How Much Does a Professional Train?

How many hours per week do you think a professional endurance athlete trains? Specifically, how many hours per week does a pro mountain biker train? Got a number or a range in mind?

I bet some of them train less than you think and get great results.

Profile of a First-Year Pro Mountain Biker

Let's take a look at the actual hours of training and racing completed by first-year professional mountain bike racer Ernie Watenpaugh. Before diving into the training details, first some background on Ernie.

He received his upgrade to professional status in October of 2010 and we began working together. He was not a full-time professional and was juggling training for a sport he loves with his studies to become a Civil Engineer at Colorado State University. This was his junior year and obviously his school load was not easy.

Summary of One Year

Take a look at the chart below. The chart displays actual hours accomplished. Notice that the majority of his training weeks were between 8 and 12 hours per week. Only three weeks in the year were above the 12-hour mark. The weekly hours shown on the chart include endurance training and racing. In his first year he didn't do any leg or arm strength training work, but did do core work. The core work time is not included in the chart of training time and amounted to some 20 to 30 minutes two or three times per week.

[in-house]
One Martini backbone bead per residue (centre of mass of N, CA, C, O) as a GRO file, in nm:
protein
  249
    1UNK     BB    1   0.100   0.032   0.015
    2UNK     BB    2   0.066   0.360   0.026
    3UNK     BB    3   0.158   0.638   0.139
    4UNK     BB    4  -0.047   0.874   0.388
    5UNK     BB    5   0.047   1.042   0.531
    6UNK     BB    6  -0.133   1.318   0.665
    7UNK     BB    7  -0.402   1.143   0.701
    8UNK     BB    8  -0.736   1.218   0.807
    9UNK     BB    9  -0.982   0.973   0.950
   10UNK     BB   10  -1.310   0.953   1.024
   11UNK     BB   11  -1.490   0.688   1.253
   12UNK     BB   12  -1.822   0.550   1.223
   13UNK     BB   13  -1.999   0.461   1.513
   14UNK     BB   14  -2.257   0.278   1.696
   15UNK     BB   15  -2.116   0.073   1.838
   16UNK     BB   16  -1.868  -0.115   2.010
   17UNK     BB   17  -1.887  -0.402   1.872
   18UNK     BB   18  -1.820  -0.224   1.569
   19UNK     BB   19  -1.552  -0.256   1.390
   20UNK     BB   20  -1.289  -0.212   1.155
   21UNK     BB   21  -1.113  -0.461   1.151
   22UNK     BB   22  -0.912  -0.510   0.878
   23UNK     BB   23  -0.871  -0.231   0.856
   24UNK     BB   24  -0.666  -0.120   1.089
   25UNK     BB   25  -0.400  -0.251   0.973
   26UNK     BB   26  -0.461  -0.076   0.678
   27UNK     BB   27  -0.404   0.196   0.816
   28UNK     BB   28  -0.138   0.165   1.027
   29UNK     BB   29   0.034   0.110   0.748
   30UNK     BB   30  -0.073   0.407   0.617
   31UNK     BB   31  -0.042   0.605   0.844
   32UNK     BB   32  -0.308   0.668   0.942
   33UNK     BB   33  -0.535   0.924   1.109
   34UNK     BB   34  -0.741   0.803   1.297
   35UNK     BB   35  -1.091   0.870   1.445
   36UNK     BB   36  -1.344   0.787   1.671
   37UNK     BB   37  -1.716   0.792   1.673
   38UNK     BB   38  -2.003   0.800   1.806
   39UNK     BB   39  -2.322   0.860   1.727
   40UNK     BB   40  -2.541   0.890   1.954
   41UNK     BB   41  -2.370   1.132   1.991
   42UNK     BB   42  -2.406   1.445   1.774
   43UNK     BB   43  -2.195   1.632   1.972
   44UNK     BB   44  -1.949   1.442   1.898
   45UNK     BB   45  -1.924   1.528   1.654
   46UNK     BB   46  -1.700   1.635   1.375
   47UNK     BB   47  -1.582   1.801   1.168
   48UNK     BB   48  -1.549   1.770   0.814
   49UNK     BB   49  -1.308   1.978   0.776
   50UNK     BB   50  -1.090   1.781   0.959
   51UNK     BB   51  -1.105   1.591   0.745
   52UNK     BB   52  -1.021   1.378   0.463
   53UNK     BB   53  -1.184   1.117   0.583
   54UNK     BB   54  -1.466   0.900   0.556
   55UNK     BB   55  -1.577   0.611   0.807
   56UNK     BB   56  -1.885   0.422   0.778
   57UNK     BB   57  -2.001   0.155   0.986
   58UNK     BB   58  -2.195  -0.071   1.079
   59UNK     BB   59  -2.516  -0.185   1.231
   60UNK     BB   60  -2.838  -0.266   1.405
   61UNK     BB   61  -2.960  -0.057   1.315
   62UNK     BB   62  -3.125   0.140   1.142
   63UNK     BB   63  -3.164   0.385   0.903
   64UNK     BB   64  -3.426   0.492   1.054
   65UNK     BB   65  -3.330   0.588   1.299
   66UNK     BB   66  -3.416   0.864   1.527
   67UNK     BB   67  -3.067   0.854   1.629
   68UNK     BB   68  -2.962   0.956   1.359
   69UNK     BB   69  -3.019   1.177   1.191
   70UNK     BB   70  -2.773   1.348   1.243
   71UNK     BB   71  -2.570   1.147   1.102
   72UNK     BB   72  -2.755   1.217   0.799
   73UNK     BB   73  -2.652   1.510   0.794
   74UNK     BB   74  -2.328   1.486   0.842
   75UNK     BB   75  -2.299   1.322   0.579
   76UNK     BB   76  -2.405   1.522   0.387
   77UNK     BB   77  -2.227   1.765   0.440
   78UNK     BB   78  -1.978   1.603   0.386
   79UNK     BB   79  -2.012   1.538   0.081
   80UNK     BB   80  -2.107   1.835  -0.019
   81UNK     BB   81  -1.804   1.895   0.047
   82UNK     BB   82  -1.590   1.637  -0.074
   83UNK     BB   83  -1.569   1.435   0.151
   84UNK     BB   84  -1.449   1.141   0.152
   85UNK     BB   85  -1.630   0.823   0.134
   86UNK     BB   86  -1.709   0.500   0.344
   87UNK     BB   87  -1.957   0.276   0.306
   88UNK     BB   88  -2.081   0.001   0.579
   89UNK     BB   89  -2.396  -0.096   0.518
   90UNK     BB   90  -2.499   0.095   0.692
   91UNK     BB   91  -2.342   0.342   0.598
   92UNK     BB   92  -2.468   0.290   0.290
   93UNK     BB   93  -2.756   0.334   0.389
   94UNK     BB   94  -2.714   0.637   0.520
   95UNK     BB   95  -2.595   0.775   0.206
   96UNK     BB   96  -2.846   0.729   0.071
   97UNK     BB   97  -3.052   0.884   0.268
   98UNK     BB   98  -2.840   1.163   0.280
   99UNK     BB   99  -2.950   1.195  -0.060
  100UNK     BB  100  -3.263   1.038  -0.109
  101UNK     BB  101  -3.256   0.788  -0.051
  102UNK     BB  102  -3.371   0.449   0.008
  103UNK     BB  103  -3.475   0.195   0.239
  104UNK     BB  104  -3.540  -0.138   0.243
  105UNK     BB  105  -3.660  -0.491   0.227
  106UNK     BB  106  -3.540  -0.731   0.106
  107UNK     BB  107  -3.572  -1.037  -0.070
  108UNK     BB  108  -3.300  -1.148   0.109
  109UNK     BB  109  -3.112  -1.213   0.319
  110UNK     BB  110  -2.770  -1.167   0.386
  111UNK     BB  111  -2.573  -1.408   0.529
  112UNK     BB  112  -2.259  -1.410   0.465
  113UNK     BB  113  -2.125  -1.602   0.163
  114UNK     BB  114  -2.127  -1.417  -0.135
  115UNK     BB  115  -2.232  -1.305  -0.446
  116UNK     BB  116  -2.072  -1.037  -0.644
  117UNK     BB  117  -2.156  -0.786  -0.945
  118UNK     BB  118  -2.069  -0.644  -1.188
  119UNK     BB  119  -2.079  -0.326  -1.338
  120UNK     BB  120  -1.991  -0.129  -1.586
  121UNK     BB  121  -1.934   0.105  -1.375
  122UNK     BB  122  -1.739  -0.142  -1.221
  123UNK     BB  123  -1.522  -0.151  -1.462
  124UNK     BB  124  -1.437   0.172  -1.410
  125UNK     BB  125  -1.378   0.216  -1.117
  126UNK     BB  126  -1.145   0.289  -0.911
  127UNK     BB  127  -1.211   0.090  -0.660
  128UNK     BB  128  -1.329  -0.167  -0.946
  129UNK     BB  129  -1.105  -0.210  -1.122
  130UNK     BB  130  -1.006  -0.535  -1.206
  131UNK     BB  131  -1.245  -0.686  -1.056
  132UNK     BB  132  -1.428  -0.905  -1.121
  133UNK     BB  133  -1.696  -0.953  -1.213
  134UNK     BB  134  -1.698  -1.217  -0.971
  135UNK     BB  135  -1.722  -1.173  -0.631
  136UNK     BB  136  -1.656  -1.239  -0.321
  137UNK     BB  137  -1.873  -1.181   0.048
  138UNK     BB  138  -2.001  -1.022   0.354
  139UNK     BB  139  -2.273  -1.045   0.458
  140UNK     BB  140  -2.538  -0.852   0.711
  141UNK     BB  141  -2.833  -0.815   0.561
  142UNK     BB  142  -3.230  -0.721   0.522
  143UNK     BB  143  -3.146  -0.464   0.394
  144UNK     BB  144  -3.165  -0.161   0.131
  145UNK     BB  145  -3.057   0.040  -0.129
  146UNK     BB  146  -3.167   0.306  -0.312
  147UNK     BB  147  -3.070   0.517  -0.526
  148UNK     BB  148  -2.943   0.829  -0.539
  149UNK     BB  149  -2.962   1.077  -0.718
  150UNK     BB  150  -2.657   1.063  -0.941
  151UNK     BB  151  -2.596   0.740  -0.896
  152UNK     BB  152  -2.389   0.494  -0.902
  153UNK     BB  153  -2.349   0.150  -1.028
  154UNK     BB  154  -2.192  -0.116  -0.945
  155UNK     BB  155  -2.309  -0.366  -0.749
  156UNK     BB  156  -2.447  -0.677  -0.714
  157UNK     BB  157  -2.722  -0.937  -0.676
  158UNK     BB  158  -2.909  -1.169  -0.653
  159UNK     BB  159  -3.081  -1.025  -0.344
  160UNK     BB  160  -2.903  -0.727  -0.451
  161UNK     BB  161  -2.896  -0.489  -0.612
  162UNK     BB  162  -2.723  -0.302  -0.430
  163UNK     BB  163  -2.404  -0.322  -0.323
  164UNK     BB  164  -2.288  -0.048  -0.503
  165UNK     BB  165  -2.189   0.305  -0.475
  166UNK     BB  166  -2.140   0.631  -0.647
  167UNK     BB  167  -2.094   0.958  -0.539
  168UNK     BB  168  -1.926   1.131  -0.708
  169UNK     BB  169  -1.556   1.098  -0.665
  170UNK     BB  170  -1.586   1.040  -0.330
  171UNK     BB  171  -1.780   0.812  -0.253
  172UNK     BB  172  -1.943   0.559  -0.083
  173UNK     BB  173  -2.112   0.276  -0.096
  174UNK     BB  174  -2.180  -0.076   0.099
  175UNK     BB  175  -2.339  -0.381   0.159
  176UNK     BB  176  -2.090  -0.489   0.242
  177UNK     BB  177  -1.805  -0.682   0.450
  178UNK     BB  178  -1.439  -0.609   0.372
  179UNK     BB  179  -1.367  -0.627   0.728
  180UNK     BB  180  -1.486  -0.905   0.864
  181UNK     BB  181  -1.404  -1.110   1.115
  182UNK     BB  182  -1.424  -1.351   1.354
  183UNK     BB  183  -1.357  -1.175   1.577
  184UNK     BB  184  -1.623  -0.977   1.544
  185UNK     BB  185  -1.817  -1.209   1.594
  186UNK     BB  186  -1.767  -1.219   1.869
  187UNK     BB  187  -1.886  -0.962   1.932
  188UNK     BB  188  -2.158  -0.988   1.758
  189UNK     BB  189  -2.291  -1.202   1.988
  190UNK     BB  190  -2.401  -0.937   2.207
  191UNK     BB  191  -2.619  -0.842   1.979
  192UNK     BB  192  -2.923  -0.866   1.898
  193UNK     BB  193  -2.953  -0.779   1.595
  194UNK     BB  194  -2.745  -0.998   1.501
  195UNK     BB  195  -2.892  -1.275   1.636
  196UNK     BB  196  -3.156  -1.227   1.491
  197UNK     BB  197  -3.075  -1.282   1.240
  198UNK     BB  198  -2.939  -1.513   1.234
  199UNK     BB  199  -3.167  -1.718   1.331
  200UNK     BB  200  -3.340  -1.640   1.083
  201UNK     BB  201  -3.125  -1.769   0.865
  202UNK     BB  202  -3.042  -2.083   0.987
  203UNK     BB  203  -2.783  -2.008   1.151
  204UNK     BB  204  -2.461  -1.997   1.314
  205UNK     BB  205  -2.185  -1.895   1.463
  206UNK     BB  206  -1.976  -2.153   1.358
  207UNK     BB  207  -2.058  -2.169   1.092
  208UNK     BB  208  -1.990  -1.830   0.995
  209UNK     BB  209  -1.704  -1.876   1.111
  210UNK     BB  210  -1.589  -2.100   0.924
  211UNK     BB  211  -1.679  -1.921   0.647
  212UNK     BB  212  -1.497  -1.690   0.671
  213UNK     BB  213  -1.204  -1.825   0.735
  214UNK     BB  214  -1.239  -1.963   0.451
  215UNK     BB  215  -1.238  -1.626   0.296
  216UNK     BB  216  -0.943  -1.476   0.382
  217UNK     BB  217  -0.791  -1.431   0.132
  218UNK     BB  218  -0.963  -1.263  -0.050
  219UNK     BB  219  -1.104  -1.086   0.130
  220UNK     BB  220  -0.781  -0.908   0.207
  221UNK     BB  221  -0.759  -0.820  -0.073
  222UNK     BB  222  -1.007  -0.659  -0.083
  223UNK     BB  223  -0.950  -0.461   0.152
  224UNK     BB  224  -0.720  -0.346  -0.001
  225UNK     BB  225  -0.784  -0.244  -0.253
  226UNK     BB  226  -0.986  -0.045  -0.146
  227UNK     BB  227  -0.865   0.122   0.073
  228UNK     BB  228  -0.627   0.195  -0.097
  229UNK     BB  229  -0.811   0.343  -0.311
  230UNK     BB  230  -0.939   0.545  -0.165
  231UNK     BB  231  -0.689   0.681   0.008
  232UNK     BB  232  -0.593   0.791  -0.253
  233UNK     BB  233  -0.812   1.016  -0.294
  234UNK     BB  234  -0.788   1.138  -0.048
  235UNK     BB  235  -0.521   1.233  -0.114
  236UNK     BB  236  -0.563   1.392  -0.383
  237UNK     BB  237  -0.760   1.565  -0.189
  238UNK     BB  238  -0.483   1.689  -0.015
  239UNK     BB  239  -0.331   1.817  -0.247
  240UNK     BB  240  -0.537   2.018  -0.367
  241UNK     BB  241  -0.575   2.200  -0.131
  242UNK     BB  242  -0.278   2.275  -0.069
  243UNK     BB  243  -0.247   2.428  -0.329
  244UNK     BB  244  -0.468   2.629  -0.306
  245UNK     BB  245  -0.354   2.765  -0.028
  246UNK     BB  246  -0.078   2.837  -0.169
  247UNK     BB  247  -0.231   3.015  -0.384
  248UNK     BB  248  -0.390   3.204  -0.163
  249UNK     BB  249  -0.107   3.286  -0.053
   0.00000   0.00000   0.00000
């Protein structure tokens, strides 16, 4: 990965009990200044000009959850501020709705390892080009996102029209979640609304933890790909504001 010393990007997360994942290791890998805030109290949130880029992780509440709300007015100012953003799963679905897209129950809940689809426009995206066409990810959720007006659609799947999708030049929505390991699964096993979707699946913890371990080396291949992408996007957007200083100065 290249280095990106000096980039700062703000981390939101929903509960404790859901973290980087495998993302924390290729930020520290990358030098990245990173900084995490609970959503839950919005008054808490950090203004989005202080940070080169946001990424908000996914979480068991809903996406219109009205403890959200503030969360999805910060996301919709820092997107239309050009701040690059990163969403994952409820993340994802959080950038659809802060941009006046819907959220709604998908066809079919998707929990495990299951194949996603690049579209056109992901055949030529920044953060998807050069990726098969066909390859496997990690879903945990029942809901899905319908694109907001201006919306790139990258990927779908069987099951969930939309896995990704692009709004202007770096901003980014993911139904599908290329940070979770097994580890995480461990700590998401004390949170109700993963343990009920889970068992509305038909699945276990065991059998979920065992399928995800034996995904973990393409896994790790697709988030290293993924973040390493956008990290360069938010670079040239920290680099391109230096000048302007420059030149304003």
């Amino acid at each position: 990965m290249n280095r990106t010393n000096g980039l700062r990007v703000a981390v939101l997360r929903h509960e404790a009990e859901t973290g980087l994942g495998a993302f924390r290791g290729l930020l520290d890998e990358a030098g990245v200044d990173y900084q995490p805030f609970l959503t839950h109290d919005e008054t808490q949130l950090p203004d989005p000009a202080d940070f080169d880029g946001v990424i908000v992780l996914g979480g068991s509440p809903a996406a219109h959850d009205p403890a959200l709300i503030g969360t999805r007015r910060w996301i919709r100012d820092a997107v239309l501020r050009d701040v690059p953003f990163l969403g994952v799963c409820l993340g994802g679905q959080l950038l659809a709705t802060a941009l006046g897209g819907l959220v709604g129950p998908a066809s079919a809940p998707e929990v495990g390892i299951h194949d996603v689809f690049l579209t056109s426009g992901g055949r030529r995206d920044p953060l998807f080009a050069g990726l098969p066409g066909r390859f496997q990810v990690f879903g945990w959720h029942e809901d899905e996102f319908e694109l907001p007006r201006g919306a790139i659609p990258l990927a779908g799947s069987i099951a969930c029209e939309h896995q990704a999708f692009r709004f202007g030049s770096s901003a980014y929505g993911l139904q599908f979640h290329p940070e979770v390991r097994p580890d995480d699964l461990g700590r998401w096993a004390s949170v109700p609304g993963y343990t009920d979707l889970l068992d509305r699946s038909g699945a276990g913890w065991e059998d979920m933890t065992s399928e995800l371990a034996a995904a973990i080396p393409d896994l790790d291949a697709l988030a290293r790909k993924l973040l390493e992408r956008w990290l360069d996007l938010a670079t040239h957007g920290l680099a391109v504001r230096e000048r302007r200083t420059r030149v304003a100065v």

Over the course of the race season, he moved his way up the overall rankings in the Mountain States Cup (MSC) series. At the very last event of the year he secured his position as overall series winner with two podium finishes. Performances in this series, one PRO XCT race and the USA Cycling National Championship race earned him a year-end ranking of 26th in the nation and a new contract with the Tokyo Joe's team for the 2012 season.

More: Pro Cyclists Talk Early-Season Training

With limited time available, Ernie's training had to be very economical and precise. He could not afford the time to ride several hours every day and take the time required to nap and recover from that type of training. His training could not be high volume. Even with what many would agree is a low-volume plan, he did get sick three times during the season. In addition to illness affecting his racing fitness, some of his races suffered due to mechanical troubles and there were crashes too.

In addition to training and race-day challenges, as a new pro with limited resources his pre-race accommodations often included camping. Camping is certainly not optimal for pre-race rest.

As you can see it was not an easy, trouble-free season. Even with all the challenges, consistent performances allowed him to end the year strong with a solid national ranking. Let's take a closer look at his training in more detail. At the end of the details, I'll leave you with take away messages you can apply to your own training.

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